Blackbrush (Coleogyne ramosissima Torr.) is a dominant desert shrub in a distinct mid-elevational vegetation belt between creosote bush–bursage (Larrea tridentata–Ambrosia dumosa) shrubland below and big sagebrush–pinyon pine–Utah juniper (Artemisia tridentata–Pinus monophylla–Juniperus osteosperma) woodland above in the Mojave Desert. Seed germination patterns of blackbrush seeds collected from 2 elevations (1200 and 1550 m) in 5 mountain ranges within the blackbrush shrublands were investigated. Morphological features of blackbrush seeds, including weight, length, and width, were not significantly different (P > 0.05) among elevations and mountain ranges in the Mojave Desert. Germination of blackbrush seeds was optimal when preceded by a prechill period of 4–6 wk. Seeds incubated at room temperature germinated poorly. Seeds collected at warm, low-elevation sites appeared to be less dormant (required less prechill time), germinated faster, and showed a higher overall germination response; watering at 2-wk intervals revealed the greatest germination. Some ecotypic variation among populations establishing at different elevations was evident with regard to dormancy duration and germination response at certain constant temperatures.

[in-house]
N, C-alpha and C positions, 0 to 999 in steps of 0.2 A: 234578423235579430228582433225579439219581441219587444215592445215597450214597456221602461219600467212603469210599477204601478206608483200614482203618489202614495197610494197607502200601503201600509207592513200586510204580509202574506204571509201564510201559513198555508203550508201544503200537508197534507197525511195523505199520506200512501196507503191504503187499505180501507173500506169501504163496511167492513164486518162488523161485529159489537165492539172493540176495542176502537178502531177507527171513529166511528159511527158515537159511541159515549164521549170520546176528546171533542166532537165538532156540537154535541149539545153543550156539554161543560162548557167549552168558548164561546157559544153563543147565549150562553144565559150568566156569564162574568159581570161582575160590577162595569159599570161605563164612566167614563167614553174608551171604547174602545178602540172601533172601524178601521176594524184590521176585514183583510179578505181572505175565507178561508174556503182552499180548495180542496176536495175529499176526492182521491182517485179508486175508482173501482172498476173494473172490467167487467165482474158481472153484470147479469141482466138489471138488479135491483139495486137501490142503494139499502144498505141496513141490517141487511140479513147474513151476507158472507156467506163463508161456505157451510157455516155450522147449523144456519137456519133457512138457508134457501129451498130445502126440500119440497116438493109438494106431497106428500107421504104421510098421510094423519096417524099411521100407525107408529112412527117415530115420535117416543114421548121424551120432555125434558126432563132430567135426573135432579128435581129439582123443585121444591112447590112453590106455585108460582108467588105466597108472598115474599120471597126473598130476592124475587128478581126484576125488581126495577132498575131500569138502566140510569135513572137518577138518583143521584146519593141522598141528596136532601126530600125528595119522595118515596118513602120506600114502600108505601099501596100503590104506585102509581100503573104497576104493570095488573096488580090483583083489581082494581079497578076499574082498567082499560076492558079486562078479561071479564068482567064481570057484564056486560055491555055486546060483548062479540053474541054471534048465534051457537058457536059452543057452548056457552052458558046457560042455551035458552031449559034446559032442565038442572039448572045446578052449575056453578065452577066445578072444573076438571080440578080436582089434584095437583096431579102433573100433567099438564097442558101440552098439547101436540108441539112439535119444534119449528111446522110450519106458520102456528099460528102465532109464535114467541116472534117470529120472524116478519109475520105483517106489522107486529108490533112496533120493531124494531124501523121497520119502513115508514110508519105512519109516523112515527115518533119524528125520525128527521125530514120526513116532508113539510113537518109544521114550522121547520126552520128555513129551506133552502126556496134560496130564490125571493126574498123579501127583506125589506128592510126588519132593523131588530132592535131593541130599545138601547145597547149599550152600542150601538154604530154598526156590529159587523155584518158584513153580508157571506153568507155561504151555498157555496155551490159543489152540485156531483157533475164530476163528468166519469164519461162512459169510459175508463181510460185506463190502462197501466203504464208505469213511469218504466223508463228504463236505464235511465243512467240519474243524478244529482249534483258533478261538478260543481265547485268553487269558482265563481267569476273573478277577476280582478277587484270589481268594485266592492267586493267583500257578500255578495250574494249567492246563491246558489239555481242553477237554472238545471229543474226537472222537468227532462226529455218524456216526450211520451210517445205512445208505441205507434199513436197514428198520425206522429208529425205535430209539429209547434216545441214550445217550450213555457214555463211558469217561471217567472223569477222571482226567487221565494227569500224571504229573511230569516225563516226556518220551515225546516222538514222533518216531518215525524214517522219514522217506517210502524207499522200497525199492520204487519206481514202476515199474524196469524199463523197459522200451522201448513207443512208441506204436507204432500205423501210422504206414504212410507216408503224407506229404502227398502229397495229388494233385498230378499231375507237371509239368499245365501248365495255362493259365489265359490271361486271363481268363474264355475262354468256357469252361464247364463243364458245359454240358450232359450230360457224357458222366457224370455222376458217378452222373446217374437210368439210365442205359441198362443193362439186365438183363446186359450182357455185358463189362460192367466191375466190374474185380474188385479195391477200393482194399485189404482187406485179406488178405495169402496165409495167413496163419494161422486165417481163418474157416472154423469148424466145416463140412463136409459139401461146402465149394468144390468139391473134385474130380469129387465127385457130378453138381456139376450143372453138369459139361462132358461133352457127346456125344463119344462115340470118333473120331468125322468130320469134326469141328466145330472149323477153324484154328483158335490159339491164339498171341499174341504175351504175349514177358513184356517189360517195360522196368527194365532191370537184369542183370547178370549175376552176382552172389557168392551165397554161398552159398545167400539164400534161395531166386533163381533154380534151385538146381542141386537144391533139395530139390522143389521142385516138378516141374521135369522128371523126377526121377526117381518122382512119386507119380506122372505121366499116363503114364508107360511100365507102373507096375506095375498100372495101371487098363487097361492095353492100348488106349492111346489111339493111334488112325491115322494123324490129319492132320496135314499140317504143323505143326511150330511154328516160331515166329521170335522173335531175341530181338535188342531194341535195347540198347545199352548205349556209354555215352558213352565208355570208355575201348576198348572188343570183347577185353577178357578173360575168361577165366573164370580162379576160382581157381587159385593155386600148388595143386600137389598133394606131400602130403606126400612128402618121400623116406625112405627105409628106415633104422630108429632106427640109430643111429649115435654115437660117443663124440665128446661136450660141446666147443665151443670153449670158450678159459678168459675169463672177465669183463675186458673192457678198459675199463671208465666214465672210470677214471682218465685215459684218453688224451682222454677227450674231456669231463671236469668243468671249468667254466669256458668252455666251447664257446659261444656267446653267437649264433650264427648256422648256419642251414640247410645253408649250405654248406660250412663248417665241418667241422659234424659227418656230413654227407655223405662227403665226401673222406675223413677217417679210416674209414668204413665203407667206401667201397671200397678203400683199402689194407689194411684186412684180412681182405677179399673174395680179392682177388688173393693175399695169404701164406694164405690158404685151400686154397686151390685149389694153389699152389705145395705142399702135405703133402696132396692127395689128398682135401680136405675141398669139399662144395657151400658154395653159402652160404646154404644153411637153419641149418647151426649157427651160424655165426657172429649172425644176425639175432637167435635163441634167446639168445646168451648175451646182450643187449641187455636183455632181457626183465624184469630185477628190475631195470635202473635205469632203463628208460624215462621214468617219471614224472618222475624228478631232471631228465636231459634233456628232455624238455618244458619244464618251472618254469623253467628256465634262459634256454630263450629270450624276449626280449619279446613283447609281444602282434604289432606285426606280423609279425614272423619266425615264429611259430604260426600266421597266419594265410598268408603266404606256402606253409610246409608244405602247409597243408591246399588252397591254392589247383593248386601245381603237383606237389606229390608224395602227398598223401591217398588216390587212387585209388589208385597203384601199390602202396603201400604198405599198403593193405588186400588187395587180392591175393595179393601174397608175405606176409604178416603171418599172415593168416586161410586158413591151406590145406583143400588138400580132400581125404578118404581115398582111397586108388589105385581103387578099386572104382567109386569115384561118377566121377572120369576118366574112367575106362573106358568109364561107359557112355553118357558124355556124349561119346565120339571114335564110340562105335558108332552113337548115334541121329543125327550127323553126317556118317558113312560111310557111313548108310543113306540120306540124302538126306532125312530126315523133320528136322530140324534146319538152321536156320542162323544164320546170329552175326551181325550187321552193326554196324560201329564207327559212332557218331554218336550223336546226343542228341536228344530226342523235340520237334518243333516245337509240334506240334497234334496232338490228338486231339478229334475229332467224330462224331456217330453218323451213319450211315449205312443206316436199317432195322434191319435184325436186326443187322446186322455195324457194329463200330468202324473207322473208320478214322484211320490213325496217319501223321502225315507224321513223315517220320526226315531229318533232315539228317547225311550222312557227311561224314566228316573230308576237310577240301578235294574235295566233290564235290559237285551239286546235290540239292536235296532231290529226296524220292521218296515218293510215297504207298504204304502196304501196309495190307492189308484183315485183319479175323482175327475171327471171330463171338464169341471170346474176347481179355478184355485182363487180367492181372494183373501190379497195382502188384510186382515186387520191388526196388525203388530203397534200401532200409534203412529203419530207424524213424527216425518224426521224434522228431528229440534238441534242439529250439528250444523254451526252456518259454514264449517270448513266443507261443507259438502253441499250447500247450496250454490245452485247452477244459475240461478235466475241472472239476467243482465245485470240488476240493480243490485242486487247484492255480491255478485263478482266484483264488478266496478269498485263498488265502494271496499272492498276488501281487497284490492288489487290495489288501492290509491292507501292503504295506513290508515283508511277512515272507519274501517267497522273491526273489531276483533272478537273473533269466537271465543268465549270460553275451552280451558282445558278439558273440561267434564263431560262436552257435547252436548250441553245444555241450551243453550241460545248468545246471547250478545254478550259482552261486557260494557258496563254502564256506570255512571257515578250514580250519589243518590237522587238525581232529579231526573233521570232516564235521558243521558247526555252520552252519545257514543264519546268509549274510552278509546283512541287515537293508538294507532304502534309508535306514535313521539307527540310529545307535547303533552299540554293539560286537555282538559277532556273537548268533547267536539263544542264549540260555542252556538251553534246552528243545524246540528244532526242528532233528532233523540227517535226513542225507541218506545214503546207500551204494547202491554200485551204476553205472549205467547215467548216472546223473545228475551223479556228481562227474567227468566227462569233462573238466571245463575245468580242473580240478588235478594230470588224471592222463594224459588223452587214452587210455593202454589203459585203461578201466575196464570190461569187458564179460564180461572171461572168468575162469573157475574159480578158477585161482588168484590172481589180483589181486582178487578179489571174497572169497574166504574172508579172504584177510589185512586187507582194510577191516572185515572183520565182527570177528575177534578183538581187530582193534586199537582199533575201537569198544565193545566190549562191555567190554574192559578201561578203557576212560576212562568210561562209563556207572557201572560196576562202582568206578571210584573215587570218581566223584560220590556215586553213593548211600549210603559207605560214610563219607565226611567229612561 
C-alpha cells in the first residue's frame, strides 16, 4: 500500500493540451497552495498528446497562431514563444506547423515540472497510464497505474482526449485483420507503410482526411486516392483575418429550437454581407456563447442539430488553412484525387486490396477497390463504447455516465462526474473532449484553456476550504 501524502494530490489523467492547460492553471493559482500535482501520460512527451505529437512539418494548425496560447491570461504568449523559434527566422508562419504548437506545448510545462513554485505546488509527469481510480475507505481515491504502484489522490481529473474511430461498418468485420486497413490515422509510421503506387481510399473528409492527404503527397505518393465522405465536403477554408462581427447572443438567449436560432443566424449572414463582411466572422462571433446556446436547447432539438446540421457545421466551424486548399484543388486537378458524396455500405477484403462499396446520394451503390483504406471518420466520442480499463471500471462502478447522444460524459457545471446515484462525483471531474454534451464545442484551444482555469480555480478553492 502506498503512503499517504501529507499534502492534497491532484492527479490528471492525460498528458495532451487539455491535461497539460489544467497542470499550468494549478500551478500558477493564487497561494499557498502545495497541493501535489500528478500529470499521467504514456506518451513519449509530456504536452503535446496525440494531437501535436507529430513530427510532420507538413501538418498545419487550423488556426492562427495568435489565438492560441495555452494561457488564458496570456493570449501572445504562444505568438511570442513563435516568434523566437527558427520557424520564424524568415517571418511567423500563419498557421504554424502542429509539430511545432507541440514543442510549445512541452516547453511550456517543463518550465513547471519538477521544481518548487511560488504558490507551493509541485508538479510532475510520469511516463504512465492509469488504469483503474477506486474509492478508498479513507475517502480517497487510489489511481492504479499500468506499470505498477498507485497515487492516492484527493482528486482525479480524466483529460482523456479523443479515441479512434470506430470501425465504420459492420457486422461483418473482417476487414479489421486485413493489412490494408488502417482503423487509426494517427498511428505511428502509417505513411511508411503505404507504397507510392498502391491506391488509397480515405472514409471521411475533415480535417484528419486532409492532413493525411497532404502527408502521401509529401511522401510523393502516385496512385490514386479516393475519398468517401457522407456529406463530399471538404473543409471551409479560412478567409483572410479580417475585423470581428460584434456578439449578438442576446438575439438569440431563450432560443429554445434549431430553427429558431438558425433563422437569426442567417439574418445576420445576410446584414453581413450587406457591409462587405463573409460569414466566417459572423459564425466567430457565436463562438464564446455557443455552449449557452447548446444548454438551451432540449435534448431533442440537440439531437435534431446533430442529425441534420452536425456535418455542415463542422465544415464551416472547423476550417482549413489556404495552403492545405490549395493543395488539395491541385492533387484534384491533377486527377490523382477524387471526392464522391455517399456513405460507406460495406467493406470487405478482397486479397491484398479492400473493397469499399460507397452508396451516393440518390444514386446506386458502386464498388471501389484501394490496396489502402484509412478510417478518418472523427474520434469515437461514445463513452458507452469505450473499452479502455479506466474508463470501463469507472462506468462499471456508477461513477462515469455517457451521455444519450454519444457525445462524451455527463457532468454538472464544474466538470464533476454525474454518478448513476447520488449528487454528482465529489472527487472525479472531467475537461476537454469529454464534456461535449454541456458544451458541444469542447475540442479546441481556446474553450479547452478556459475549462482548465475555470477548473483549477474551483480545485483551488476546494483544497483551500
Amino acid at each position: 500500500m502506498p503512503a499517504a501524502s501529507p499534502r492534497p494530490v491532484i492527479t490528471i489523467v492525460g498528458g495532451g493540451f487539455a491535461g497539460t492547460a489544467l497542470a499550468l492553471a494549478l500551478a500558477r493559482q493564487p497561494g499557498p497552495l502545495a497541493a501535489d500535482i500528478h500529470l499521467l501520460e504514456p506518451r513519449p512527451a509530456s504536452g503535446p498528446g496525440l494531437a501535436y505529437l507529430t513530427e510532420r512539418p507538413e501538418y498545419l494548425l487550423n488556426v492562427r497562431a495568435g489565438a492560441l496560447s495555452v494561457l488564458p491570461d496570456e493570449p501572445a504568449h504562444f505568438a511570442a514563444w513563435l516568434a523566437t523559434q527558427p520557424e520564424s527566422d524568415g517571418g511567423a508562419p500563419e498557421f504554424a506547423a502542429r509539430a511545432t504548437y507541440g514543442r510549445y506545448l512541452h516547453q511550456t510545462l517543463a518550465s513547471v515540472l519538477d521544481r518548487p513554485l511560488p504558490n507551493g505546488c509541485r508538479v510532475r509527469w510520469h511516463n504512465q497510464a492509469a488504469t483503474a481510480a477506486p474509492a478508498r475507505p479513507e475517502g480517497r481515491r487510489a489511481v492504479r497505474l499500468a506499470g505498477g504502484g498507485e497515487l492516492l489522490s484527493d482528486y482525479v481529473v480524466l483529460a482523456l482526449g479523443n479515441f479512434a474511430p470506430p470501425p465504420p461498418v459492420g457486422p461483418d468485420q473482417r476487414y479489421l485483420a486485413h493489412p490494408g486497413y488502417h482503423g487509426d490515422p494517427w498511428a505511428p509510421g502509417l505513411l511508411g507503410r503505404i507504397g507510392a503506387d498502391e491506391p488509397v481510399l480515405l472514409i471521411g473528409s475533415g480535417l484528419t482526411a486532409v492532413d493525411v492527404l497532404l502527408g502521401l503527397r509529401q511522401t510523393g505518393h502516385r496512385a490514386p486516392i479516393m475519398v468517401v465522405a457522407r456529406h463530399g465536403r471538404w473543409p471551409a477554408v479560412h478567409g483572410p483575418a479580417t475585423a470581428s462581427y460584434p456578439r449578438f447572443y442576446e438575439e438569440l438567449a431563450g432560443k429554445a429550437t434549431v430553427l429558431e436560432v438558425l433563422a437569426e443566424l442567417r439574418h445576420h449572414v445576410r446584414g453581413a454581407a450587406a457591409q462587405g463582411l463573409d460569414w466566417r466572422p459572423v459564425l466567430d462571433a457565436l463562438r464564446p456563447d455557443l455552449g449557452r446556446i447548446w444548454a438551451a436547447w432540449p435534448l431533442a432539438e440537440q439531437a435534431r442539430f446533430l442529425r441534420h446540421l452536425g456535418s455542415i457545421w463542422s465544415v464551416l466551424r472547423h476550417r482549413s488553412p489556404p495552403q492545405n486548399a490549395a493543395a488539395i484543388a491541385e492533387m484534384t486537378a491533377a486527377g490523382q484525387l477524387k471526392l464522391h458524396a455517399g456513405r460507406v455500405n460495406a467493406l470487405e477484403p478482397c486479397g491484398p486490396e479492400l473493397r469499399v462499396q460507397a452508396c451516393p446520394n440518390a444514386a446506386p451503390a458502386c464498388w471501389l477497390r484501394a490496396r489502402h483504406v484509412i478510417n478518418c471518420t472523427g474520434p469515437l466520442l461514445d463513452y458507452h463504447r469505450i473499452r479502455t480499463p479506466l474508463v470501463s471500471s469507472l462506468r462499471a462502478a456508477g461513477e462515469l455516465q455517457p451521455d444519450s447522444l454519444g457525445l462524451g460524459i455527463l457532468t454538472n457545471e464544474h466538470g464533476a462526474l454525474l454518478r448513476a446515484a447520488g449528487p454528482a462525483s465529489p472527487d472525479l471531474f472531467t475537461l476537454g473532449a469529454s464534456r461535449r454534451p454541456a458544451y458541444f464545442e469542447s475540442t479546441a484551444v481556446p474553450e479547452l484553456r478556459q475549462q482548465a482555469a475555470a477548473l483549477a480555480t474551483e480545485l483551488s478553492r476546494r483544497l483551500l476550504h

Lei, Simon A.
"Variation in germination response to temperature and water availability in blackbrush (Coleogyne ramosissima) and its ecological significance,"
Great Basin Naturalist: Vol. 57
, Article 10.
Available at: http://scholarsarchive.byu.edu/gbn/vol57/iss2/10